My introduction to Lorde, like many, was her (now ubiquitous) single “Royals.” The distinctly Kanye West-circa-808s & Heartbreak undertones of the single’s production (and of the album itself) sold me in less than 20 seconds, but the true clincher was the captivating otherworldliness of 17 year-old New Zealand native Ella Maria Lani Yelich-O’Connor’s voice. Possessing a tonal maturity much beyond her years, the world’s introduction to Lorde is – without competition – the pop music blessing of the year.
9. Chance the Rapper – Acid Rap
Acid Rap, Chance’s second mixtape, is a dizzyingly satisfying blend of the Chicago artist’s most obvious influences – from Eminem to Kanye West to the Internet at large and back again. Yet, nothing wreaks of copy-and-paste laziness. Instead, Chance cherry-picks from the most important hip hop artists of our generation and infuses their respective identities with a younger, more approachable perspective.
8. M.I.A. – Matangi
I always hope that each new year will bring me a new burn-shit-down-to-the-sounds-of-this album, and 2013 delivered in droves. Specifically, it delivered impressively with Matangi, M.I.A.’s fourth studio album. Like no other, M.I.A. continues to merge politics and pop (“You’re fucked!” and “Fuck you!”) with post-modern expertise. For further evidence of the clarity of M.I.A.’s vision, do some Googling of her appearance at Super Bowl XLVI (and the resulting $5 million lawsuit).
7. The 1975 – The 1975
I refrained from touching this album – and this band, in general – for much longer than I should have. Whenever I miss the pre-explosion of praise waves rippling through tastemaker blogs splashing about a “band of the moment,” I am initially peeved. I don’t surf, but I would imagine it’s the digital equivalent of missing a great wave. This logic is inherently narcissistic and stupid and, thankfully, I realized this before bypassing The 1975 altogether. Ignore the hype and decide for yourself: you’ll be greatly rewarded with a collection of truly cool, almost Prince-like examples of how to make sensuality really work in guitar music.
(Read Will’s BHAMFM piece on their album release here)
6. Pusha T – My Name is My Name
Though Pusha T may remain the unspoken hero of no-frills, words-first, fuck-the-hook style hip hop, it’d be ridiculous to view the production on My Name is My Name as a mere backdrop. Each sonic nuance is engineered to bring forth the clearest interpretation of Pusha T’s dense storytelling.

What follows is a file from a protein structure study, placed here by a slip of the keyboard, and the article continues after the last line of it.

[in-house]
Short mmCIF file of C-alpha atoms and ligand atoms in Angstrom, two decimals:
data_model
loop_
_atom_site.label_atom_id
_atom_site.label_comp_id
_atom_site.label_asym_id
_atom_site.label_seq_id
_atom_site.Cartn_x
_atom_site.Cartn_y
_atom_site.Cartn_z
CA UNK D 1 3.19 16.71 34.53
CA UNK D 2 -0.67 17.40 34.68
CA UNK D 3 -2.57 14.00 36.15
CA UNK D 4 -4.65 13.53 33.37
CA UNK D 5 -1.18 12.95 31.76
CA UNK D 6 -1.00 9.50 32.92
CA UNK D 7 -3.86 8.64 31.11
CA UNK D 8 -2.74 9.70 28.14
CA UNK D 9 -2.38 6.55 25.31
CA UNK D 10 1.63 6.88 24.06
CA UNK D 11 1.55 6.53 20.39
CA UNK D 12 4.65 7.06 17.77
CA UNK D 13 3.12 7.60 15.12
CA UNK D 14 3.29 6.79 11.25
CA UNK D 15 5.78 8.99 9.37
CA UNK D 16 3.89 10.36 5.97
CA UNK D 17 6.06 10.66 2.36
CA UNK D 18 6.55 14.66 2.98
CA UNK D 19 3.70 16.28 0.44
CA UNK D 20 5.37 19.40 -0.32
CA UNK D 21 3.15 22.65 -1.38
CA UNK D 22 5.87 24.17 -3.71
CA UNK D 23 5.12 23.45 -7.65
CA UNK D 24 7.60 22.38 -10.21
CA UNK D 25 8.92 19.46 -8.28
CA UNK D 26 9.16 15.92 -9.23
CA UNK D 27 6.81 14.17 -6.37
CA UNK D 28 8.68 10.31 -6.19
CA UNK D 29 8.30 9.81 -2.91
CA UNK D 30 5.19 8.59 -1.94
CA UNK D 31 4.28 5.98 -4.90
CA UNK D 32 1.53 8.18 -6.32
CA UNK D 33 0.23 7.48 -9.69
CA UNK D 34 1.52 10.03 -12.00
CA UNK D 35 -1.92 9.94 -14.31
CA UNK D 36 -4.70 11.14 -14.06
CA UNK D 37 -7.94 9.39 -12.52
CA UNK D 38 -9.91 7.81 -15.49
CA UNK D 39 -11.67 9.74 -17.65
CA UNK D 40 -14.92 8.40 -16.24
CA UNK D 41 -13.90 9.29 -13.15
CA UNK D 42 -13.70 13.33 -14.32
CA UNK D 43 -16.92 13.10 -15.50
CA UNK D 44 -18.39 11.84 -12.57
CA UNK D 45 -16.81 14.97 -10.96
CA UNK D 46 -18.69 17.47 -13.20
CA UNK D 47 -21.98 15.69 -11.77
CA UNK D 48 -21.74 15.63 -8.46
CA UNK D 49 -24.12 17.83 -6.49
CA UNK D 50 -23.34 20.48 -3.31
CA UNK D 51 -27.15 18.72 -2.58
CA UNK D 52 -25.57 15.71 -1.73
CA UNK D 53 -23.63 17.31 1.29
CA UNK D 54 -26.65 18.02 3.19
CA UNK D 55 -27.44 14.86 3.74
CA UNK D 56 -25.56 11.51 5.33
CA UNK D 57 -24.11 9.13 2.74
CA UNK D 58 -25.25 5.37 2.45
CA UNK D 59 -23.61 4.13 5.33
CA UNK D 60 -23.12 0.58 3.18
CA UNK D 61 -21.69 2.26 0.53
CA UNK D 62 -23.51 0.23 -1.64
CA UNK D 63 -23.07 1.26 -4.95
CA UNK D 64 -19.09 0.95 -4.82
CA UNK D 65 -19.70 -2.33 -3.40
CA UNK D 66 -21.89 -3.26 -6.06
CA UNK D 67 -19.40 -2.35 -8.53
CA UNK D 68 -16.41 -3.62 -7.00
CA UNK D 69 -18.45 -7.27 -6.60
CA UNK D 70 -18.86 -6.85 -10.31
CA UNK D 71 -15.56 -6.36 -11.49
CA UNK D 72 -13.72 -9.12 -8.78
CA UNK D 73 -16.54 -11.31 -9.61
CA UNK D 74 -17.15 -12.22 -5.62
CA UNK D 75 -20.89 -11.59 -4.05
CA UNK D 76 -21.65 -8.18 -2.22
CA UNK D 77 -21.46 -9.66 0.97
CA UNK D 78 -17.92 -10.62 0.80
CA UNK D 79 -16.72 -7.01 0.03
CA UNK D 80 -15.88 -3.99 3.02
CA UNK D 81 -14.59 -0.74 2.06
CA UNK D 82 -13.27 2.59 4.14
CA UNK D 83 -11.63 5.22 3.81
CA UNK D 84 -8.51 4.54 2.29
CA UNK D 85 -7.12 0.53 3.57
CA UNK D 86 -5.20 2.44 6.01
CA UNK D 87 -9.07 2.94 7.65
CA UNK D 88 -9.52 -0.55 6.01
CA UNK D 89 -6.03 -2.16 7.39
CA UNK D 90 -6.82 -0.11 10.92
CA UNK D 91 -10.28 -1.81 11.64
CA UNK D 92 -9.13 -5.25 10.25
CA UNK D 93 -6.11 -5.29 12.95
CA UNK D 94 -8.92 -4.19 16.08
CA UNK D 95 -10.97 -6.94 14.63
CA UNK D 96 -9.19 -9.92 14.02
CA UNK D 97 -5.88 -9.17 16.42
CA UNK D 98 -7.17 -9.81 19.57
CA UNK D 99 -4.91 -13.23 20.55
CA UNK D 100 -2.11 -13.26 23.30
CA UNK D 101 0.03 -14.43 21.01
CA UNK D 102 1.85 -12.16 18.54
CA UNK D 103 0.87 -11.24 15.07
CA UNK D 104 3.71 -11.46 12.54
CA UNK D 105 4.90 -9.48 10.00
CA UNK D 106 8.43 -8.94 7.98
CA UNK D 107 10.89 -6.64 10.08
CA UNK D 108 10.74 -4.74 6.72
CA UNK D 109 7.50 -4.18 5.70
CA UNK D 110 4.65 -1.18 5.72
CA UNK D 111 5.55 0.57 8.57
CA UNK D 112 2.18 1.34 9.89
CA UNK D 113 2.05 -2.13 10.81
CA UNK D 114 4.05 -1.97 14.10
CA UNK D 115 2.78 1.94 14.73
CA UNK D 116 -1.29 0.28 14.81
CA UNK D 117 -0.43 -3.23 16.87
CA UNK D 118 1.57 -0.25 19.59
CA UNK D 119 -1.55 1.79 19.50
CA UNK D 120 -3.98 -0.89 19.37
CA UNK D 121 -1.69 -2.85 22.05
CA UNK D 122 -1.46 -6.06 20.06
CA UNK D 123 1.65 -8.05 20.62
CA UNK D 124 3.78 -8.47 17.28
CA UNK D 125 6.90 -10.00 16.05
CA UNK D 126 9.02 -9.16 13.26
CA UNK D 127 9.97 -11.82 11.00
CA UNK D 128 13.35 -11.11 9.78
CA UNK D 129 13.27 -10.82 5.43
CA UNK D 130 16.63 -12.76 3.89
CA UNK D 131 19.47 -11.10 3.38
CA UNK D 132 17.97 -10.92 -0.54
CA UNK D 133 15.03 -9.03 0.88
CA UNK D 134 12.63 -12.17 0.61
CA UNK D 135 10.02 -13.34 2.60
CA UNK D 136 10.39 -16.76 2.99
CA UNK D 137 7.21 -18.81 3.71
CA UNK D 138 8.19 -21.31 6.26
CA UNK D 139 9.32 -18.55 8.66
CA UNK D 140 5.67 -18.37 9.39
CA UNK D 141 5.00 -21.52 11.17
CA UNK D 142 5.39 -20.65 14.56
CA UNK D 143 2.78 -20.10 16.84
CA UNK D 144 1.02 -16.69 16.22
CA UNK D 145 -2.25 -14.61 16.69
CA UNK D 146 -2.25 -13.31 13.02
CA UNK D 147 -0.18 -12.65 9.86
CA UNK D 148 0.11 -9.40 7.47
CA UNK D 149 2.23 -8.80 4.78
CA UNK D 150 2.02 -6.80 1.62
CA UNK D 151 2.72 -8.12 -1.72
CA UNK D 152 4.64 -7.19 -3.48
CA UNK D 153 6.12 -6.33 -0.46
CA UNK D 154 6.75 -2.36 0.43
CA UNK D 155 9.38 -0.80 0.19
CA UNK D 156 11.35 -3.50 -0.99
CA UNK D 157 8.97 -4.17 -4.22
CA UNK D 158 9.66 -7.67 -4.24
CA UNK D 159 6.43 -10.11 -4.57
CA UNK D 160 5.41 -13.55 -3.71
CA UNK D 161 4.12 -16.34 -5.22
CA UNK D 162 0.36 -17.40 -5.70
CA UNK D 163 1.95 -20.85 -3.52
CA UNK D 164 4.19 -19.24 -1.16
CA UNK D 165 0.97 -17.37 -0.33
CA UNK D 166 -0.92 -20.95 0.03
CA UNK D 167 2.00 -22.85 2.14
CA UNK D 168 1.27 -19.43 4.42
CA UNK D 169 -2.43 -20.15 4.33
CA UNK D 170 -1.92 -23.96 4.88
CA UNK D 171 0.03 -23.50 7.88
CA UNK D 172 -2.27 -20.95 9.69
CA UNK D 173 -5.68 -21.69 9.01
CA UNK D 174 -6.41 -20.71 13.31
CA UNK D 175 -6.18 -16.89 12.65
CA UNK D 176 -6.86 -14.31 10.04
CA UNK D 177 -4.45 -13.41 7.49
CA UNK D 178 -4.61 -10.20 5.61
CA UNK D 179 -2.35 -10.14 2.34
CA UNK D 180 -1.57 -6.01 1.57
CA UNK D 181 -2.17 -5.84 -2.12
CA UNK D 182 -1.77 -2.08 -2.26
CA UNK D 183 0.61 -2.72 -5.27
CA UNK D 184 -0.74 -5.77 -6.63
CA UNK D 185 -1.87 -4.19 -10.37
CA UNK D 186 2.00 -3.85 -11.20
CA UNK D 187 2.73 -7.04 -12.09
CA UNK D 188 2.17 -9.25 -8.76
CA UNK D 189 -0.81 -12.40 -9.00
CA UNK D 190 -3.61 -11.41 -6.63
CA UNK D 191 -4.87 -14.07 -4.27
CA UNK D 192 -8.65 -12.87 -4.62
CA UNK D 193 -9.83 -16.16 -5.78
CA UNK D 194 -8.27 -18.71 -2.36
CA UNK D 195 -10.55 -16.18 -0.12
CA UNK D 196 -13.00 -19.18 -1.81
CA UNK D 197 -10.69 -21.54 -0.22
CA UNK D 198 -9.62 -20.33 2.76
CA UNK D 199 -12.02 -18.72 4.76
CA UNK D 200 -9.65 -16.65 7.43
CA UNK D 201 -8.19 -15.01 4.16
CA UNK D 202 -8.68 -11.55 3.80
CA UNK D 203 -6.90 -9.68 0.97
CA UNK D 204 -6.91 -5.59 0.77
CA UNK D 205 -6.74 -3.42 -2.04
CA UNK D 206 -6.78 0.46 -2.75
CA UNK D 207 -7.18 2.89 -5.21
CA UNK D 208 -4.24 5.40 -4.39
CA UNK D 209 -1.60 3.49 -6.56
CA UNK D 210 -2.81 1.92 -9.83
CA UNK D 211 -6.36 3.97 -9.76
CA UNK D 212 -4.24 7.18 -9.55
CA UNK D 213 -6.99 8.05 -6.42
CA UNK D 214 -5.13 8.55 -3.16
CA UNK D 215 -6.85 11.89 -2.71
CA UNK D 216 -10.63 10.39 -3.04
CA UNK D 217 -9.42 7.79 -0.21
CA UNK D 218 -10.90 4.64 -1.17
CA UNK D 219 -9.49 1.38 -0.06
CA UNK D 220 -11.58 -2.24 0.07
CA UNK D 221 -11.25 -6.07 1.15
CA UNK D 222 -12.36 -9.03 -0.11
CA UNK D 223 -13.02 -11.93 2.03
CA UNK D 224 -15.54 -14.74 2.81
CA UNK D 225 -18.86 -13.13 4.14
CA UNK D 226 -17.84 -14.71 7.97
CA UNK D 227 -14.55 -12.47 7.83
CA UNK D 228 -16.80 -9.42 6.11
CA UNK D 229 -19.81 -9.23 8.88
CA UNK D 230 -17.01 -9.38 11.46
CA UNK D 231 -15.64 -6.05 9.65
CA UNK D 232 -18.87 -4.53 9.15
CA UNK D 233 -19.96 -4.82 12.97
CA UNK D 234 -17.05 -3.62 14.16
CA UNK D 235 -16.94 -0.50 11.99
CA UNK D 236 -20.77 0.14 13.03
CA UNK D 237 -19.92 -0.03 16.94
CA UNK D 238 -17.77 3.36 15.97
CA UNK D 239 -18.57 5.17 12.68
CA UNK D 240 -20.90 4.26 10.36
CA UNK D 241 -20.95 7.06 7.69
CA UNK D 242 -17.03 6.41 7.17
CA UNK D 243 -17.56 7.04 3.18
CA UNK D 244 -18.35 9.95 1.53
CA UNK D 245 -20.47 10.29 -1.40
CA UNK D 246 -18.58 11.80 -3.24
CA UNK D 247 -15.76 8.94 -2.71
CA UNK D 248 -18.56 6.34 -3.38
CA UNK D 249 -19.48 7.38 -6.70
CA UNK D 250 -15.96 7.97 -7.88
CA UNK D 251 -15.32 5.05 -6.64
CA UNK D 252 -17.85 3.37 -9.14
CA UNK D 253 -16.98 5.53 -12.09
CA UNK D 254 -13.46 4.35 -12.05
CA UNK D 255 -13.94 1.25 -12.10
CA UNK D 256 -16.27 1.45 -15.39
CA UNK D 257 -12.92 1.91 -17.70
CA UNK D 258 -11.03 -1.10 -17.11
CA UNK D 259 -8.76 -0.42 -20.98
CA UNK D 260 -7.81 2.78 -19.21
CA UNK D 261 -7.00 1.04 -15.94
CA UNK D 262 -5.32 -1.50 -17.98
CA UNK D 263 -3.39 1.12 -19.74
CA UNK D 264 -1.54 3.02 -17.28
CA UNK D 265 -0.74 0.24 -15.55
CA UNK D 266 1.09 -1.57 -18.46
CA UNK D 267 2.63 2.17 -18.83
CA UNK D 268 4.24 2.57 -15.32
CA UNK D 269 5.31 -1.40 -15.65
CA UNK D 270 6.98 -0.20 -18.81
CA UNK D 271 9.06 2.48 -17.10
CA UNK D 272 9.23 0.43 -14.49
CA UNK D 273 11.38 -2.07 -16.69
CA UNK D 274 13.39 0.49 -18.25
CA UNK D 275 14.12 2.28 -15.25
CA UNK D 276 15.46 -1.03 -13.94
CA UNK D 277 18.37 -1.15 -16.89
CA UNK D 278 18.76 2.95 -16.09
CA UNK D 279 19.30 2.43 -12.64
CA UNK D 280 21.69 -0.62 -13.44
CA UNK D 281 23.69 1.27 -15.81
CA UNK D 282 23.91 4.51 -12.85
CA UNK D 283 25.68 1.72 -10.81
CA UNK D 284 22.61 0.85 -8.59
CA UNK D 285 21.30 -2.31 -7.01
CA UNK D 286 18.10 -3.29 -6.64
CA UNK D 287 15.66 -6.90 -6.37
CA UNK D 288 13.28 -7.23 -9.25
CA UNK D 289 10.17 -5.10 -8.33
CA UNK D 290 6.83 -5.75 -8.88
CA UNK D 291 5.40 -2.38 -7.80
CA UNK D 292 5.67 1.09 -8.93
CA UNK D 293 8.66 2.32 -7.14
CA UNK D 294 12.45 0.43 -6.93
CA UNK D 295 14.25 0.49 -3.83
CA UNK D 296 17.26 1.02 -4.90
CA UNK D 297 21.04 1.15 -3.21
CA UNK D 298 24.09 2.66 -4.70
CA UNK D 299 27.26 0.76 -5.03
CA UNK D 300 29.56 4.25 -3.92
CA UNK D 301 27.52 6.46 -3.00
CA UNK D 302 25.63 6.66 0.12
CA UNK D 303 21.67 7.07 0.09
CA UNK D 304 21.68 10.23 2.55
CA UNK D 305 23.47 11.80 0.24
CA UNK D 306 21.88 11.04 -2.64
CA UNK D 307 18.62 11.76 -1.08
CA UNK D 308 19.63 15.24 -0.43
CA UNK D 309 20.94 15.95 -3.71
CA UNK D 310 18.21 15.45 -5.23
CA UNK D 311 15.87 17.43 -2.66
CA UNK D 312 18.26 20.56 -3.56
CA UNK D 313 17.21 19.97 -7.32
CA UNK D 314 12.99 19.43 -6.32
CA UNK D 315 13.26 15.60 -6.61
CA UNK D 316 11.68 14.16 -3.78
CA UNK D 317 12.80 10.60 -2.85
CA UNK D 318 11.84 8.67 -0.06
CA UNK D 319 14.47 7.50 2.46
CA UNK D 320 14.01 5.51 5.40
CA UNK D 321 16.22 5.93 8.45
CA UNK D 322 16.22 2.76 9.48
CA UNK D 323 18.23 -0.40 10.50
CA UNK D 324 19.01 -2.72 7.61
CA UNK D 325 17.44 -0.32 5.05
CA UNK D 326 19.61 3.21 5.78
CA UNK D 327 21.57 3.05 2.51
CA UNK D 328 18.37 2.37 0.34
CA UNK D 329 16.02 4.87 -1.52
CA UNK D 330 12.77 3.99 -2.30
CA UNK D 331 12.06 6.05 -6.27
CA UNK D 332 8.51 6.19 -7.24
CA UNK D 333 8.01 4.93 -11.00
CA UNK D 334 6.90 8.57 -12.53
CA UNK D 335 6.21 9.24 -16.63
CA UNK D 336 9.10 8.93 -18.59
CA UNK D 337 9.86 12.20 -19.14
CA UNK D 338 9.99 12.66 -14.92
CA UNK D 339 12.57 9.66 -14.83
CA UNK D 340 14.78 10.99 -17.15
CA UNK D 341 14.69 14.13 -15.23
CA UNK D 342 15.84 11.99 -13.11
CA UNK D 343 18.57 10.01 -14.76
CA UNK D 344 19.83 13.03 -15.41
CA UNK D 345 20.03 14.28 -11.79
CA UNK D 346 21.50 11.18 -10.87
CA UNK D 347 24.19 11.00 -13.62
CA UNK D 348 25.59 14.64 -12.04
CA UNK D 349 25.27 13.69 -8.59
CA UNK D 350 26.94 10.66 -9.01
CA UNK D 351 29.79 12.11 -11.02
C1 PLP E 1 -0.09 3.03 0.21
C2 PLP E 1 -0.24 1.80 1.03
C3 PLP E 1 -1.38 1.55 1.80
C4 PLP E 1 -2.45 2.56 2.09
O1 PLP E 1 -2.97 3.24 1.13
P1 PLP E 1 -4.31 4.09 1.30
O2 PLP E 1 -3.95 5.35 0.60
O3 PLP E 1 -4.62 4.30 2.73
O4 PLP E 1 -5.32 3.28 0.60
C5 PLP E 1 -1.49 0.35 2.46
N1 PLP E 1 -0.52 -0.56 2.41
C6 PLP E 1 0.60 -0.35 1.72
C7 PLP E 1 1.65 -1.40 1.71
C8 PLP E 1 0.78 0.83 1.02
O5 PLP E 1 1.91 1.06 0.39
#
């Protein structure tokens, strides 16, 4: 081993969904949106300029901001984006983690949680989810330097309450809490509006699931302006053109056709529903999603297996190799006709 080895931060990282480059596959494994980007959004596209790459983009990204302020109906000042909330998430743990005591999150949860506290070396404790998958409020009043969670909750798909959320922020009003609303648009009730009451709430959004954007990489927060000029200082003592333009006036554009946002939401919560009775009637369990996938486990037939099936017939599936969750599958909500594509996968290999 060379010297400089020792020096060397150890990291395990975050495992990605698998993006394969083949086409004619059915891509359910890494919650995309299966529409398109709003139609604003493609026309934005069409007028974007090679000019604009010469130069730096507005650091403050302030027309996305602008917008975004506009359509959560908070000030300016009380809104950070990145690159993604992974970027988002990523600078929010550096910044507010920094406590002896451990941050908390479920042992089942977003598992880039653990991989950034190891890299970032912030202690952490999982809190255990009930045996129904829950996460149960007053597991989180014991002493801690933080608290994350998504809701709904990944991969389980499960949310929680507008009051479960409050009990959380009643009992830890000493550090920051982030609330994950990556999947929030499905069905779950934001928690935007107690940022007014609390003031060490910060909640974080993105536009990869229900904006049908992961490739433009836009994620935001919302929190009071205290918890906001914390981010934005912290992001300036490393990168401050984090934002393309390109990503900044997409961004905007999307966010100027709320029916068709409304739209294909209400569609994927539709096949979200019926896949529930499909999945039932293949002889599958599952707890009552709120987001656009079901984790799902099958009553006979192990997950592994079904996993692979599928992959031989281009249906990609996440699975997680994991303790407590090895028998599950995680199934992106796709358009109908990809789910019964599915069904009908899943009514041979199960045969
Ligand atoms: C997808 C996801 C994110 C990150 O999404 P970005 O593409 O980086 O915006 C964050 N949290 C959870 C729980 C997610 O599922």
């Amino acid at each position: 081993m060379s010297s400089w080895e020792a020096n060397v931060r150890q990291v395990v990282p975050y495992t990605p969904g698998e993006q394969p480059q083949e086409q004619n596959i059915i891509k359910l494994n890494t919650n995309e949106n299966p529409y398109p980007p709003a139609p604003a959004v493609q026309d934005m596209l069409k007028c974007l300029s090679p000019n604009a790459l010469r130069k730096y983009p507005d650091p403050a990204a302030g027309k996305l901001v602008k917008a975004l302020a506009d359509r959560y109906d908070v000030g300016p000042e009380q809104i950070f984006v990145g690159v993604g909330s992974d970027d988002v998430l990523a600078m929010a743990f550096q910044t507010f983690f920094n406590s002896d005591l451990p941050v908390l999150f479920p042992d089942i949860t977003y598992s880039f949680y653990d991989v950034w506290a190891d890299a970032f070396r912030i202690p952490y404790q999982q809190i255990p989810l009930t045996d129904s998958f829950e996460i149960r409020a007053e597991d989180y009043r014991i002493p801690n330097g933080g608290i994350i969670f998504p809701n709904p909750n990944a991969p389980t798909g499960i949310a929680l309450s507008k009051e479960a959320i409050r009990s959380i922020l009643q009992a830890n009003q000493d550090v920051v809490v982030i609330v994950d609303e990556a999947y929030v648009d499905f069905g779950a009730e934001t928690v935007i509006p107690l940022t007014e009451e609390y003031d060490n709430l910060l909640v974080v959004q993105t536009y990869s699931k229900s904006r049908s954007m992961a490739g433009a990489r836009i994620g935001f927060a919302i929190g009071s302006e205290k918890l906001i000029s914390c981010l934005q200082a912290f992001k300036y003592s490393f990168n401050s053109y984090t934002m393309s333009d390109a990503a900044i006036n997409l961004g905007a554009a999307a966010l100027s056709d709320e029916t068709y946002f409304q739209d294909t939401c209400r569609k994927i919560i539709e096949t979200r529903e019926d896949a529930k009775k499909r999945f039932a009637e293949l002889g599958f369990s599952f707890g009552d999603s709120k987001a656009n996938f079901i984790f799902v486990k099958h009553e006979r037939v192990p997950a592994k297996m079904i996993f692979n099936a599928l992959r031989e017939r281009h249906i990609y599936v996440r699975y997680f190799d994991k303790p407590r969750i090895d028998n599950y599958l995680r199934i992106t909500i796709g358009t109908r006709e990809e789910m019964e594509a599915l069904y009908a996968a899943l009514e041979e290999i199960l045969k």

5. Twenty One Pilots – Vessel
I caught this inspiringly unique “indietronica” duo at WorkPlay earlier this year, by sheer chance. Watching a band without any foreknowledge of their respective work can be a catastrophically bewildering experience. My generation, for better (sometimes best) or worse (sometimes worst), simply isn’t wired to view art without at least a small amount of preconceived notions. I was surprised, then, to find myself anything but bewildered after their set. In fact, I spent the remainder of the year closely following this band’s cultural dints – both big and small. Vessel isn’t a perfect album, but it’s one of the most interesting and identity-sure albums from/for this demographic since, say, Fall Out Boy’s From Under the Cork Tree.
4. Wavves – Afraid of Heights
This is probably the only straight up “rock” album I was able to enjoy this year. Wavves brainchild Nathan Williams is a captivating frontman, sure; but he’s even more captivating when viewed as the proverbial poster-child for accessible grunge pop / lo-fi noise rock. On Afraid of Heights, Nathan shows some truly expert signs of restraint and awareness, something often lacking from previous releases. Some of my friends liken Wavves to a “glossier Nirvana,” which is fair but not entirely accurate. I like to imagine this is what pre-superstardom Blink-182 would have sounded like if Pitchfork, as we know them today, would have been around to love them.
It’s no surprise to anyone who even remotely knows me that I unabashedly adore each Tegan and Sara album with a consistent outpouring of remarkably loyal intensity. After 2007’s The Con, I started to ponder the now surely inevitable evolution of Tegan & Sara into a shiny pop duo, equal parts 80s/90s hyper-gloss and a uniquely 00s sense of endearingly inflated self-awareness. Heartthrob brings all of that to fruition and more. The lead single “Closer” was exactly what I expected, and the album itself follows the same blueprint. This is the sound and look of a band becoming what they already were, but weren’t always brave enough to admit: a pop powerhouse.
2. Childish Gambino – Because the Internet
For my thoughts on Donald Glover’s immersive anti-dissertation on all things Internet, read my BHAMFM review on the album here.
1. Kanye West – Yeezus
I couldn’t say much here about Yeezus that hasn’t already been said. I was lucky enough to attend the Yeezus tour last month in Atlanta (in my eyes, a necessary companion piece to the album itself), but I’m even luckier to simply exist in the same era as Kanye West. Every generation has its Beatles, for lack of a better phrase, and ours has been staring us directly in the eyes since his early production work on some of Jay Z’s biggest hits of the early 00s. Though the
less culturally informed try vehemently to deny Kanye his place in art history as the mover and shaker he so clearly is (see: the disgusting irony that Yeezus was largely shut out of this year’s Grammy nominations, an awards arena Kanye has commanded a staggering 21 times), they clearly forget that history isn’t written by self-proclaimed experts on such. Instead, history writes itself; meaning Kanye West exists in every paragraph from the year 2000 onward.